She went on to explain that, while there are very few circumstances where you can shoot a person who is fleeing (and even then, she added, it will be an uphill battle with a jury), the fact that the criminals shot at the employees while running away, justified the return fire by the employees.
“Any time a person has a reasonable belief they are in immediate danger of death or serious bodily injury, they may use deadly force to defend themselves. And someone shooting at you definitely qualifies for that!”
Ultimately, Michele stated, the gun store employees acted well within the confines of the law.
If you plan to make a gift of a firearm to a family member, close friend, or relative this season, there are right ways to do that — and some very wrong ways to transfer firearms to loved ones, say Texas & U.S. Law Shield Independent Program Attorneys.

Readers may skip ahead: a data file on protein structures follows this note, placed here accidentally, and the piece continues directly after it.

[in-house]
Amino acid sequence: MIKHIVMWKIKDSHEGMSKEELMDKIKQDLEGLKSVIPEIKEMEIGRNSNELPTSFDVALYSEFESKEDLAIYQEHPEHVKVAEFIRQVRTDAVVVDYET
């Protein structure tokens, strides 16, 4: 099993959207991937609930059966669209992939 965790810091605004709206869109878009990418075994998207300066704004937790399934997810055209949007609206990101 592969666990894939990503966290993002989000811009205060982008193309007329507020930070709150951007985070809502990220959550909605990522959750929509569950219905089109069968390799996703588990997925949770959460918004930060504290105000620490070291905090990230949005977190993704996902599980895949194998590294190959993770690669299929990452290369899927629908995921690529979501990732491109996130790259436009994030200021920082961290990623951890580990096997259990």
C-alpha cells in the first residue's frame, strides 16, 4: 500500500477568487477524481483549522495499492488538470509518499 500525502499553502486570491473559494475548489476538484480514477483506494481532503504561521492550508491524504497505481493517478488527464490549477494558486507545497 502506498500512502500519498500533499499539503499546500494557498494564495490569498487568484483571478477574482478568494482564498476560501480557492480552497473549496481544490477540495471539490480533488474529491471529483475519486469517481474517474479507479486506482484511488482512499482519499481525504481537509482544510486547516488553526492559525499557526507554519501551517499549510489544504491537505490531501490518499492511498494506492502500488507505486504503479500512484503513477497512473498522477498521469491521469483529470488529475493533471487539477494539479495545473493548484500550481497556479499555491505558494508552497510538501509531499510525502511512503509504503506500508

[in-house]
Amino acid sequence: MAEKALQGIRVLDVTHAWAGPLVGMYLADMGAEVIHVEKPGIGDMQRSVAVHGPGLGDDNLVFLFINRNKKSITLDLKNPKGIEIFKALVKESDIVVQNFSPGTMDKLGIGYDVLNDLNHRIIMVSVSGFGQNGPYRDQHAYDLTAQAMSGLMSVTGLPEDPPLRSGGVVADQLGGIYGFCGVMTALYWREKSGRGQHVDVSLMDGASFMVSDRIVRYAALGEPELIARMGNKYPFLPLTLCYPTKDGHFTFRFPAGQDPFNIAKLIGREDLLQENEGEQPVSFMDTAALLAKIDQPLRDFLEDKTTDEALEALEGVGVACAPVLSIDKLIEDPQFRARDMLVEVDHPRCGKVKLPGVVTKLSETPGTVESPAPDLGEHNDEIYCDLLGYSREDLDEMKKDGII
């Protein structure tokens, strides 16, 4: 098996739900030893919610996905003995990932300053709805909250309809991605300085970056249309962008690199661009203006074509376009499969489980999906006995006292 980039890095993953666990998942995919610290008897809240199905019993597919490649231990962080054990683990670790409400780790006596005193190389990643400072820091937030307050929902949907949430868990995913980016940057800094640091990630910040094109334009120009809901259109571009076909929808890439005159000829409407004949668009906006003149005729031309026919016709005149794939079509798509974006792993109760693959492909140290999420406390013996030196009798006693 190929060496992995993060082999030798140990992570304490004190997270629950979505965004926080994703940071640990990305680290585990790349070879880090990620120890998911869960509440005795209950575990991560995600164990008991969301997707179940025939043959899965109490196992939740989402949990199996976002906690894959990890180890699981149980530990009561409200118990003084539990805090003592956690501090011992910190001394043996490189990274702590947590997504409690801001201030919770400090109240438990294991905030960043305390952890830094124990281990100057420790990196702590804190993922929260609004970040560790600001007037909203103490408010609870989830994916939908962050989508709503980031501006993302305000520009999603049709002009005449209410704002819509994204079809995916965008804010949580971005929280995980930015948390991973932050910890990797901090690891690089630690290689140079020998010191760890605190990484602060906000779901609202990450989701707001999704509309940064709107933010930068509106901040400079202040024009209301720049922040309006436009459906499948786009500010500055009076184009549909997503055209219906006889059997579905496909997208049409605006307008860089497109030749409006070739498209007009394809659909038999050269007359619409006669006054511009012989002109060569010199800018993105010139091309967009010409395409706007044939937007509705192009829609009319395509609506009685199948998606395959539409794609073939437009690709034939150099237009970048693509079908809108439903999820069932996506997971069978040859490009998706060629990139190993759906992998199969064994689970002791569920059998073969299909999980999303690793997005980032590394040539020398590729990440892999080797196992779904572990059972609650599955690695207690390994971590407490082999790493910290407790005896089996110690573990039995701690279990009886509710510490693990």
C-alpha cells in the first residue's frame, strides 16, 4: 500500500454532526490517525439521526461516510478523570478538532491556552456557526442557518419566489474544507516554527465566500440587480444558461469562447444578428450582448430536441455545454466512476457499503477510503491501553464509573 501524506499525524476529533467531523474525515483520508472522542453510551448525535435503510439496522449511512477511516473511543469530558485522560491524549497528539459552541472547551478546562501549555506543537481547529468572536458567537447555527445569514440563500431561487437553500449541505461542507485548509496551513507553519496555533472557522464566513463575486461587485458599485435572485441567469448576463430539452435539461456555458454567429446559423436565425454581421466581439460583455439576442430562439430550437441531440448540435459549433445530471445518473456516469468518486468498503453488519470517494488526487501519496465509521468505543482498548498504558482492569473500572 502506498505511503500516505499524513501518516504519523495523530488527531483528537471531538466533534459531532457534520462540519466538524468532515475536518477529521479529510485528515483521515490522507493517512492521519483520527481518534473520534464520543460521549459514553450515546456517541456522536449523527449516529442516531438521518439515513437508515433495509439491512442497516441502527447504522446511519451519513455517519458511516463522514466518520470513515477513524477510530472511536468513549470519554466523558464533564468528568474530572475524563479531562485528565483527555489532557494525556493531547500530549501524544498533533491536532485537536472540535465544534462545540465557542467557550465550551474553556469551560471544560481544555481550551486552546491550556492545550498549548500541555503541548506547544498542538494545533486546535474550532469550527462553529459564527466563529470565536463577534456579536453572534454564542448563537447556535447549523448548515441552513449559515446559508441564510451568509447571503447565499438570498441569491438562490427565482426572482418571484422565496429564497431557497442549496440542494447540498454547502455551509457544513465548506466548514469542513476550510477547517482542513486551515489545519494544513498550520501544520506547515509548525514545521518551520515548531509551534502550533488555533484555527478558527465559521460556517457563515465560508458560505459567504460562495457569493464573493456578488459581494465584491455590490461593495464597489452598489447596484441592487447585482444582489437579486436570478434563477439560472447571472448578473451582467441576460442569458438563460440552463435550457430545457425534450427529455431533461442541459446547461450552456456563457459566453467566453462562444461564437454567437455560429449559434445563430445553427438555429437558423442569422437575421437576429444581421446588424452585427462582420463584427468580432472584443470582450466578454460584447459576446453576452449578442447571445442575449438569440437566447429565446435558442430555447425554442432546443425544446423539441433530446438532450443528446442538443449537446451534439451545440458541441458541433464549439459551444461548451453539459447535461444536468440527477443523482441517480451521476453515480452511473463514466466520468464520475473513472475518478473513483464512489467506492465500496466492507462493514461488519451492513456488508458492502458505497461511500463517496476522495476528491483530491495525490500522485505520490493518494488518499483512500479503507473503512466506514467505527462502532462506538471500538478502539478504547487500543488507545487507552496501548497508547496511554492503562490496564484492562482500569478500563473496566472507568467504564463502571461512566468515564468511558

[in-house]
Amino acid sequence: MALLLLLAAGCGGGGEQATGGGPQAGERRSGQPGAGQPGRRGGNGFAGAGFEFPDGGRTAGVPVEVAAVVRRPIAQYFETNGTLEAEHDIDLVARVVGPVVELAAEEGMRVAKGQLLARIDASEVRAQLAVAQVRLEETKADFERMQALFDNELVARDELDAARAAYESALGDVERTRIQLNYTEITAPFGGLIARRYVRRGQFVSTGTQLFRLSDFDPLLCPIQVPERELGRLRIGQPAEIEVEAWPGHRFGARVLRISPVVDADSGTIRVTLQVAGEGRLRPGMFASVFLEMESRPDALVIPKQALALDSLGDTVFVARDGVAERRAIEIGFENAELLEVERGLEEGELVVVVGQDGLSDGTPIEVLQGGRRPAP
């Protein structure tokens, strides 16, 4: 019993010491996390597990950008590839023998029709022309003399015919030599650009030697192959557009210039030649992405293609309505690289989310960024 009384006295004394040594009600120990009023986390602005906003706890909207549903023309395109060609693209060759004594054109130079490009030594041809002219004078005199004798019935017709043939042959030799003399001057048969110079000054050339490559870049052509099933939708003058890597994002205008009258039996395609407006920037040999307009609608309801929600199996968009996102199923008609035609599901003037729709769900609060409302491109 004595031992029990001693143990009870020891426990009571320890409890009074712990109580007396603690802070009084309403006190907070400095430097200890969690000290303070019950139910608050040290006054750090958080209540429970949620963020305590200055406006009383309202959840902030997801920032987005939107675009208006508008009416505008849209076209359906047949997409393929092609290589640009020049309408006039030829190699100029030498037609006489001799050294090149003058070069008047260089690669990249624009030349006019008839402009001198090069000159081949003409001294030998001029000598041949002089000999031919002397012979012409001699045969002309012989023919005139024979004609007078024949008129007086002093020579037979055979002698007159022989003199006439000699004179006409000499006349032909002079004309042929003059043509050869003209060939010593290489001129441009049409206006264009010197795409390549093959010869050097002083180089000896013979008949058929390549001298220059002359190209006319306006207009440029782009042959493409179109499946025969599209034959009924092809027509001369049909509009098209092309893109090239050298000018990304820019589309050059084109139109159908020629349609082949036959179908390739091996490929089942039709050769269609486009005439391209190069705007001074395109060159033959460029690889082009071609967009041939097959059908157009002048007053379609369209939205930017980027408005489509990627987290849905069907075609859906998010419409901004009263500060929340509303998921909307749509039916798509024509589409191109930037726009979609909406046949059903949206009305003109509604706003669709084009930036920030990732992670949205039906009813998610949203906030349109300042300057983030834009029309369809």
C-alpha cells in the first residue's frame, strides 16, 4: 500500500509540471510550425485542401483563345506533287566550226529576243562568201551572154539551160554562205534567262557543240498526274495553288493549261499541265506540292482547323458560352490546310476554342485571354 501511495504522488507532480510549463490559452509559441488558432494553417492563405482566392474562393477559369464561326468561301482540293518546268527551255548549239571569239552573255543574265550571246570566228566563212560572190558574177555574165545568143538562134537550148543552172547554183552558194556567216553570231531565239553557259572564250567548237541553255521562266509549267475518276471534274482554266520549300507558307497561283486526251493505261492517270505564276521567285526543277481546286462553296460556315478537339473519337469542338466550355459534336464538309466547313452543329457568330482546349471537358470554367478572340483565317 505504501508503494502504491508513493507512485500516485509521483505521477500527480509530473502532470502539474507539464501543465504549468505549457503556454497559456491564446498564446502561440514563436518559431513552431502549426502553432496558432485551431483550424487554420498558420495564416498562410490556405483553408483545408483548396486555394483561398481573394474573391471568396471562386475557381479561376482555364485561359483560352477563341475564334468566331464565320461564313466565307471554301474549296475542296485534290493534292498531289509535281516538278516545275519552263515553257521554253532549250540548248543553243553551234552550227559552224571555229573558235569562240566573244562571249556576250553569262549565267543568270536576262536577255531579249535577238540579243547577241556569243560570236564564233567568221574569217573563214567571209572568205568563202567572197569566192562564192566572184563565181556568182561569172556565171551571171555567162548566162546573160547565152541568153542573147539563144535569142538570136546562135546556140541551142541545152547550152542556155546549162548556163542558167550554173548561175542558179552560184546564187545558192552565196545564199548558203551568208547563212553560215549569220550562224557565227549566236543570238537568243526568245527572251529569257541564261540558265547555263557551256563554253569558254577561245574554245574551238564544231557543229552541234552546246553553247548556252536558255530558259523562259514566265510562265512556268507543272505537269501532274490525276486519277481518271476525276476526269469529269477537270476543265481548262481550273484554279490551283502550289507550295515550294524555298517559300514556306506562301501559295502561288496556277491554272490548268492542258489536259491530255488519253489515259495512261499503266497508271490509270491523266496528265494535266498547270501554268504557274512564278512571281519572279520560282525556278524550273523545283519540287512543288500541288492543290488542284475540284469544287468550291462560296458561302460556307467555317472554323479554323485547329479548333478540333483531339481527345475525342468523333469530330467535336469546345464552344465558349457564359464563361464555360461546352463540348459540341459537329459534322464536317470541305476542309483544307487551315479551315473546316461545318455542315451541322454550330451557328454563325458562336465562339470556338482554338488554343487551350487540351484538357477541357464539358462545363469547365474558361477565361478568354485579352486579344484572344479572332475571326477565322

Ownership of a firearm has serious legal implications that other consumer products don’t. So let’s look at some questions you may have about giving a firearm as a gift this holiday season.
Gift Certificates Make the Process Simple
Texas Law Shield Independent Program Attorney Emily Taylor said, “The ATF recommends that if you want to give someone a new firearm, rather than going to a gun store, buying it, and giving it to someone, purchasing a gift certificate from a retailer and giving that as the present makes the process easy.”
“That way,” she said, “the recipient will get the exact gun he or she wants, and there’s no question about who is ‘the actual buyer of the firearm,’ which is a question any purchaser must certify on the Federal Form 4473 at the time of purchase.”
1: Can the Recipient Legally Own a Firearm?